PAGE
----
Secondly, in this relationship of giving and receiving, it’s a partnership. This partnership, the one who gives is blessed more, even than the one who receives. Verse 15, “And you Philippians know that in the beginning of the gospel, when I left Macedonia, no church entered into partnership with me in giving and receiving, except you only.” Now, of course, in this passage, the one who received apparently was blessed more. Paul talks about how the Philippians met his need and he was blessed by that -- he absolutely was blessed -- but listen what Paul says in the book of Acts, chapter 20 in verse 35 about giving and receiving. He’s quoting Jesus and he says, “It is more blessed to give than to receive.” In todays passage, Paul has received yet, of course, he’s undoubtedly blessed. Were the Philippians blessed by giving to Paul? According to Acts 25, they would’ve been blessed more. “It’s more blessed to give than to receive.” Well, how would’ve the Philippians have been blessed? It doesn’t say anything about that here in this passage. Paul is mentioning how much he was blessed by the gift of the Philippians. Well, it would’ve built the Philippians up. When we give and meet the needs of others, we are doing something that’s Christ-like. He has given in a multitude of ways to meet our needs and we bless and we praise God because of the opportunity to give. Again, we are thankful to God for all that He has done and so, we’re generous to others. I want you to think about that again. It’s more blessed to give than to receive and that’s required in this partnership, this fellowshipping in ministry. It’s a giving and it’s a receiving. So do you feel that you are blessed when you give to others? Give of your time, give of your energy, give of your money,give of your insight? Do you feel that it’s more blessed to give than to receive? If that’s the case, you are being Christ-like in your experience of blessedness when you give to others.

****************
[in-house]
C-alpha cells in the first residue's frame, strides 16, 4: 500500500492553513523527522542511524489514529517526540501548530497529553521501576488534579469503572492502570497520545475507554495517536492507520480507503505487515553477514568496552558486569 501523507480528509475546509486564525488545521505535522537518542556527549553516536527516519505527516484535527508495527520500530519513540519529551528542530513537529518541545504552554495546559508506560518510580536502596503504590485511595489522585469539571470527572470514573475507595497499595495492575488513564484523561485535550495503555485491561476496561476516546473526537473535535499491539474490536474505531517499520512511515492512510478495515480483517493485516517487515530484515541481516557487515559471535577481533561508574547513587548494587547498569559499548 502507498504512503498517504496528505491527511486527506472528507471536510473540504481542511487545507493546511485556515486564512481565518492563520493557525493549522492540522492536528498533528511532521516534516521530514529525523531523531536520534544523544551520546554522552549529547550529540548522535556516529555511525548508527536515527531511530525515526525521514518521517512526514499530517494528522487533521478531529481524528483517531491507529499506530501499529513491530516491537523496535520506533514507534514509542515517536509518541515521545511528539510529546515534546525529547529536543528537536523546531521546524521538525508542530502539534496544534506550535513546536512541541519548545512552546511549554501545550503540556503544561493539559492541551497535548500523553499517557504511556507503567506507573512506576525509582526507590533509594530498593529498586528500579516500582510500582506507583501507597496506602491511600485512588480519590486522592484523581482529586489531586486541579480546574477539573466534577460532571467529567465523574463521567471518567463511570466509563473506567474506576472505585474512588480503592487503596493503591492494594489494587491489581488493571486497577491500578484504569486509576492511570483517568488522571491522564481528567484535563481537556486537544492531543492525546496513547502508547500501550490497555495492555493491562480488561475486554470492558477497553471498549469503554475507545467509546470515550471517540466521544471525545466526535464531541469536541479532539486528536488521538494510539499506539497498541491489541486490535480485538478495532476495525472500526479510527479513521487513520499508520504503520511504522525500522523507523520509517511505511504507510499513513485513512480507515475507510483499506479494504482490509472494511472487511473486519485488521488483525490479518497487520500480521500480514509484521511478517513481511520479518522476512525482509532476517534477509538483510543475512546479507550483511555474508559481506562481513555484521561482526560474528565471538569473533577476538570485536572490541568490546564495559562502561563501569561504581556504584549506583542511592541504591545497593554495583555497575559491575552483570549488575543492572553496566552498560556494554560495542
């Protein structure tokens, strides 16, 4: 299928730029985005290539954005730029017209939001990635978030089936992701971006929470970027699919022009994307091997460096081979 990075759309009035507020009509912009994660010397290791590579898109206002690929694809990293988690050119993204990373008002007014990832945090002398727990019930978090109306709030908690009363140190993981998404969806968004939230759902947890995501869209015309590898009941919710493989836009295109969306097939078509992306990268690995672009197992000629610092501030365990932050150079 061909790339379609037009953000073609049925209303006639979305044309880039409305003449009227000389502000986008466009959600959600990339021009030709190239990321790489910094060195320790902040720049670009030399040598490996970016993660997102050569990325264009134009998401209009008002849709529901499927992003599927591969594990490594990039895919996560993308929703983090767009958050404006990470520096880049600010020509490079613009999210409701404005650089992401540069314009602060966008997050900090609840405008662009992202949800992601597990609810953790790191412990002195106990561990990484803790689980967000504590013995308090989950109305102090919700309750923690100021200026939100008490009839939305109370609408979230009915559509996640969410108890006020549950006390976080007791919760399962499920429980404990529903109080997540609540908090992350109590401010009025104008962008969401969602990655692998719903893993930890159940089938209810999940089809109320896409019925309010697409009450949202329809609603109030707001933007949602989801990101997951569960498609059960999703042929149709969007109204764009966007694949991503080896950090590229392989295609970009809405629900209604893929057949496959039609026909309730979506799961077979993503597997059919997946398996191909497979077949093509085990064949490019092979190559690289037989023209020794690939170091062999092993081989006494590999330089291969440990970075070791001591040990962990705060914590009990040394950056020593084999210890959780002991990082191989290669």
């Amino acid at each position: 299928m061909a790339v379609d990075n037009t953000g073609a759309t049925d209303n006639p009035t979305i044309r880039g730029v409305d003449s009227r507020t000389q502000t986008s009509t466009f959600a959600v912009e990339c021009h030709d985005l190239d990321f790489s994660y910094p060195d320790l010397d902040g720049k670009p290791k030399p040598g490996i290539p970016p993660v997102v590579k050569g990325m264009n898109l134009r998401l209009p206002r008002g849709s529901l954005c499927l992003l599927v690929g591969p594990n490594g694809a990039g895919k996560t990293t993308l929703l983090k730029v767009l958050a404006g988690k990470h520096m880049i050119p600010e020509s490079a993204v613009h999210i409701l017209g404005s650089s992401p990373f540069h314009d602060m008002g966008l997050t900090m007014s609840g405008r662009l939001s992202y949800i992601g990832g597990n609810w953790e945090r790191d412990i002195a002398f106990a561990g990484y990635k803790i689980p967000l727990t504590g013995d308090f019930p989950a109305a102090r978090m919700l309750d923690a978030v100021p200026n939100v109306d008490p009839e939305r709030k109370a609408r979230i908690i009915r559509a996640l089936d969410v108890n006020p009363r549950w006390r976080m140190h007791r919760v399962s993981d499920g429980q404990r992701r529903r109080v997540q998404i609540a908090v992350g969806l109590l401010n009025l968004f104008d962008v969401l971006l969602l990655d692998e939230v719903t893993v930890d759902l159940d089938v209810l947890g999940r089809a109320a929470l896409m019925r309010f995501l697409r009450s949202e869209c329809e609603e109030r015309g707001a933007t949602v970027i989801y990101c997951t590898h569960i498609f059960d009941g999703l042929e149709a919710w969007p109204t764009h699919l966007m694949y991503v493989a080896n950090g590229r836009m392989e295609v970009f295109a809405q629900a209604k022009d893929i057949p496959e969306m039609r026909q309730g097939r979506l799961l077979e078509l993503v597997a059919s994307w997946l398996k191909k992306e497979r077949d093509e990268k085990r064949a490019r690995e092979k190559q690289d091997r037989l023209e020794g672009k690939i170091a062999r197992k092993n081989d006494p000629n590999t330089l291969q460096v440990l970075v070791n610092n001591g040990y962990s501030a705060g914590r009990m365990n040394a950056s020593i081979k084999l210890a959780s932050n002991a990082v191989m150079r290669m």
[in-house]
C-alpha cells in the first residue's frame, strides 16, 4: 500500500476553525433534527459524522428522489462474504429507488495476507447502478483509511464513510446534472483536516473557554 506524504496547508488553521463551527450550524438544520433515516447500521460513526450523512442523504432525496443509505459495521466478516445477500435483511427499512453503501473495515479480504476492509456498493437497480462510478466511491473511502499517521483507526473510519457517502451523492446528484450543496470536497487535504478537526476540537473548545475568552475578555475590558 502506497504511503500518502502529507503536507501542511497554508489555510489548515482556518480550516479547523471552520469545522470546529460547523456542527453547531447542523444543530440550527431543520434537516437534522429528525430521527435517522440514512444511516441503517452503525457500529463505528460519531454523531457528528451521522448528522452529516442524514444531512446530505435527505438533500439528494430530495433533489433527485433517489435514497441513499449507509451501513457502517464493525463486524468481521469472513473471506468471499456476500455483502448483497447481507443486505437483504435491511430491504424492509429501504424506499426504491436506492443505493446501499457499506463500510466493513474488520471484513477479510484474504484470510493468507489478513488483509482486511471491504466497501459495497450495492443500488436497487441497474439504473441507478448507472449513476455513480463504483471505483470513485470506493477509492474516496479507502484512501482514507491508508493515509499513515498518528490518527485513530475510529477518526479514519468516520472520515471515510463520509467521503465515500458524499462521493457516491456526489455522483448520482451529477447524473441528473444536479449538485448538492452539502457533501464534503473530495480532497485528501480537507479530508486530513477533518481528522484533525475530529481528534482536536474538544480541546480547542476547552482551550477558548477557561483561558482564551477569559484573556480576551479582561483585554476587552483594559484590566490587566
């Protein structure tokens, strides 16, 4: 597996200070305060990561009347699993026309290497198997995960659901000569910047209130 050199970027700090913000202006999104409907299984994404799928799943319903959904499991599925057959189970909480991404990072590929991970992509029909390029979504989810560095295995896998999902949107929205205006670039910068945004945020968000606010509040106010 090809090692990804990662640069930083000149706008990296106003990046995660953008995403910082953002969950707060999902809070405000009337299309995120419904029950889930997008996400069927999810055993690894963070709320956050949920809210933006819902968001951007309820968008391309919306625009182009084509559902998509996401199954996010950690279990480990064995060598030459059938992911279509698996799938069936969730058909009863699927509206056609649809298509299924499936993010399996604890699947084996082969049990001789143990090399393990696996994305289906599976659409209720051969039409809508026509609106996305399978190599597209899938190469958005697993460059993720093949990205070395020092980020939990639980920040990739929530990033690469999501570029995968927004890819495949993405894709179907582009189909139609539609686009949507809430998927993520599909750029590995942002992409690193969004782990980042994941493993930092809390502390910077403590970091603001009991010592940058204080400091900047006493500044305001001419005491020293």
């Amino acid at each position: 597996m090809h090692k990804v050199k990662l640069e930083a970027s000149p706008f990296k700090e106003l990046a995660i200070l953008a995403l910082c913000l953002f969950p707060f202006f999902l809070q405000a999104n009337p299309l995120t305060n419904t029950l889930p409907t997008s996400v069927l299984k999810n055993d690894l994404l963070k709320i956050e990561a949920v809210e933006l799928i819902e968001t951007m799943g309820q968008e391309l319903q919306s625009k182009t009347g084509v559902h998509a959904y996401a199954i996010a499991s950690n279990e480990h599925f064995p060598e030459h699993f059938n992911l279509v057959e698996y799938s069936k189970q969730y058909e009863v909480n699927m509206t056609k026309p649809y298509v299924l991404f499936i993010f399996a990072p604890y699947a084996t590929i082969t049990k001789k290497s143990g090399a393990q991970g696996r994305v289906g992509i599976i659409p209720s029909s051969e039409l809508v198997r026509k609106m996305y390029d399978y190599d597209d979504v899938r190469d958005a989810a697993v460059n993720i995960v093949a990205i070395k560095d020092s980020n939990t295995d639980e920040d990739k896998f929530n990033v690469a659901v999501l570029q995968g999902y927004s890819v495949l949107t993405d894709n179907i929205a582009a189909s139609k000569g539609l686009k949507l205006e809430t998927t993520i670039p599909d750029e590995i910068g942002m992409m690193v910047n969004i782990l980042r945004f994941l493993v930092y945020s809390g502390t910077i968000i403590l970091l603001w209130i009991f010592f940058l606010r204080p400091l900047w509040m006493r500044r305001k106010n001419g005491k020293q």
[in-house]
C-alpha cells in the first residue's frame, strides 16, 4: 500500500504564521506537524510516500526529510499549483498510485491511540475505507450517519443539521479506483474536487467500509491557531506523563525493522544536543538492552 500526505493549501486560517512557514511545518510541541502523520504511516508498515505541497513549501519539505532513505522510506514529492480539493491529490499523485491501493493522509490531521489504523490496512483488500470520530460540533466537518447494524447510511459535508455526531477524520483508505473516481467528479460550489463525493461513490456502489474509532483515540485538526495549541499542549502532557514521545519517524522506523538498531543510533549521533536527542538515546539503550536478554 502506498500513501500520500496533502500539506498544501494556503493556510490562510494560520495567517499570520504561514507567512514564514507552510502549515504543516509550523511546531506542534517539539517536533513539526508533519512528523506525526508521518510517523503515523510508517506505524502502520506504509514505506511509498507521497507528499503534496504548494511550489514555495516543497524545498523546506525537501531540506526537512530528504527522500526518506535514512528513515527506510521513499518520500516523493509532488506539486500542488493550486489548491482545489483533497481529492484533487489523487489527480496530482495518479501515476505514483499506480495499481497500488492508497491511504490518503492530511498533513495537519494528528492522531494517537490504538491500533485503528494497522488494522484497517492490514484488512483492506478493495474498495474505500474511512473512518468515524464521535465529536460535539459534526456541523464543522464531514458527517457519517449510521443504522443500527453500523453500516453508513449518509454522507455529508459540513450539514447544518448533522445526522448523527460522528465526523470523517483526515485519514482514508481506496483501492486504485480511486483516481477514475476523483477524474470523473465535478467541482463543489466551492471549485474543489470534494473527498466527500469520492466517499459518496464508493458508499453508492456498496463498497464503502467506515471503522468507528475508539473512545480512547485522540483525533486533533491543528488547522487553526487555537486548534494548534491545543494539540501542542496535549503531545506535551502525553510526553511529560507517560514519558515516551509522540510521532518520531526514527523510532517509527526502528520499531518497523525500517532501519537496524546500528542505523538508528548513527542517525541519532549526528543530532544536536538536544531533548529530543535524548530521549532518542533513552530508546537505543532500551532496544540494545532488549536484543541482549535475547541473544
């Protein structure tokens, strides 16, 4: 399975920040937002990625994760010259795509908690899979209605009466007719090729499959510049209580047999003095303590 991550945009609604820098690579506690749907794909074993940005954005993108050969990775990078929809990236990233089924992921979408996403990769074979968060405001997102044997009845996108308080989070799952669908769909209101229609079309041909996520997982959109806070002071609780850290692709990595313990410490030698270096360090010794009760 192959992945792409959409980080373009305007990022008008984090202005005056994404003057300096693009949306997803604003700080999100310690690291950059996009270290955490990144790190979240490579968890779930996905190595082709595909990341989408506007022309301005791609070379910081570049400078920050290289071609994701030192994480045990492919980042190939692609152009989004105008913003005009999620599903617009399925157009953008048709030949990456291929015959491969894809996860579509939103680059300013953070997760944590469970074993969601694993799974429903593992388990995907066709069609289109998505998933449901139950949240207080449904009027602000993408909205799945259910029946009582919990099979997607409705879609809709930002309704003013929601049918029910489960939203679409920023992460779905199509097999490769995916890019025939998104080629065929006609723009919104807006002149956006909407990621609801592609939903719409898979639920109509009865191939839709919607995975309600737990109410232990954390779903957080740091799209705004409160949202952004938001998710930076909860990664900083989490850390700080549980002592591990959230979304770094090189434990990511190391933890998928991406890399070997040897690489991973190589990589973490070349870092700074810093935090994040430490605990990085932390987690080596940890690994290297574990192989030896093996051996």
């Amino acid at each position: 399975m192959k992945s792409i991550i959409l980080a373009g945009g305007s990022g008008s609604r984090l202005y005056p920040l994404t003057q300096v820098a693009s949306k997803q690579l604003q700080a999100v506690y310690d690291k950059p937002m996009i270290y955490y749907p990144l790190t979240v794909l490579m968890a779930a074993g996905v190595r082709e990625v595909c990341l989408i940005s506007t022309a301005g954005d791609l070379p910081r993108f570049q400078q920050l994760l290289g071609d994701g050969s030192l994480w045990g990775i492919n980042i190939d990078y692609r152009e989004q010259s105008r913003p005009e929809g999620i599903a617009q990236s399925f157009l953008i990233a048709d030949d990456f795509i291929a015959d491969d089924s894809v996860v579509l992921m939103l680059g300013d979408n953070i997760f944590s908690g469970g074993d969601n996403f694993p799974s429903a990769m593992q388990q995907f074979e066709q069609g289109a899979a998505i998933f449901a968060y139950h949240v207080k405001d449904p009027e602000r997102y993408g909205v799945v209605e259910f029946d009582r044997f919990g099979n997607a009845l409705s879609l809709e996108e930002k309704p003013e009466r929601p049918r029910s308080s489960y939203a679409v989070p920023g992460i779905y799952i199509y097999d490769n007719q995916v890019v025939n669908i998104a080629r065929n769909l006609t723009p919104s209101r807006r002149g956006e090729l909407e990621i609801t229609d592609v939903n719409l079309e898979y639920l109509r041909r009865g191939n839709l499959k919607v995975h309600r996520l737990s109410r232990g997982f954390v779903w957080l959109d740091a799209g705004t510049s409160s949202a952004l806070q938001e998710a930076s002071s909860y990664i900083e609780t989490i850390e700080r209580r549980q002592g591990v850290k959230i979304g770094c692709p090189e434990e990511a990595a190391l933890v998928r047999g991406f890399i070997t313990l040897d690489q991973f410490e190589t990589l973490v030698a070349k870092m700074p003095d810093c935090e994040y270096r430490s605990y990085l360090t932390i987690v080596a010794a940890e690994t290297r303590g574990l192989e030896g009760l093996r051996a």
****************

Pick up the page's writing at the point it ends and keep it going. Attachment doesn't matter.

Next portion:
Thirdly, it is the church’s or the believer’s responsibility to make sure that those we support financially are well supplied or, think of it this way, those we are partners in ministry with need to be well supplied, financially and materially. In verse 18, Paul says, “I have received full payment, and more. I am well supplied, having received from Epaphroditus the gifts you sent, a fragrant offering, a sacrifice acceptable and pleasing to God.” Paul says, he’s well supplied. I think we need a change in thinking with respect to how we support financially missionaries and pastors and people who are in full-time Christian work. Oftentimes, we refer to a salary and while that may not be a bad thing in and of itself I want to encourage us and challenge us to think differently. Of course, there should be a salary; monetary provision and a monetary gift for the work given. But let’s move from salary to making sure those we’re in partners with are well supplied. Not so much a set salary, but is he or is she well supplied in ministry? Now why, why am I laboring this point? Because situations change. Oftentimes in the business non-Christian world, salaries are re-visited maybe once a year. There’s a two to three percent cost of living increase that’s given and that’s it. But Paul is saying, given my situation here, I’m well supplied. I’ve received full payment. This is ongoing. His need was great here and the church at Philippi rose up and met that need. But how many churches, or how many mission’s boards will do this with their Christian workers, their pastors, or their missionaries? Is it just a two to three cost of living increase at the end of the year or is this leadership board, whether it’s elders or whether the board of directors, are they initiating and accessing the financial situation of their Christian worker? Are they adjusting on the fly as needed? This is what Paul says here, “I receive full payment. I’m well supplied.” I want to encourage you if you are an elder or a leader in a church or on a mission board or any other Christian board, take the initiative to see if those you are supporting and partnering with are well supplied. Don’t just wait until the end of the year to visit. Their situation, their need, may be acute as Paul’s is here, so be proactive. Engage. This is what distinguishes the church from the world. It’s not just a two to three percent cost of living increase. It’s a partnership. So you’re initiating, you’re assessing, you’re adjusting, you’re giving more, you’re taking the initiative, you know, as you’re able to give more, but that’s your goal to give more. Okay. Now, it’s true Paul was in prison. He was traveling light. He had no family. But I want you to think about the tone here: assess needs along the way and meet those needs.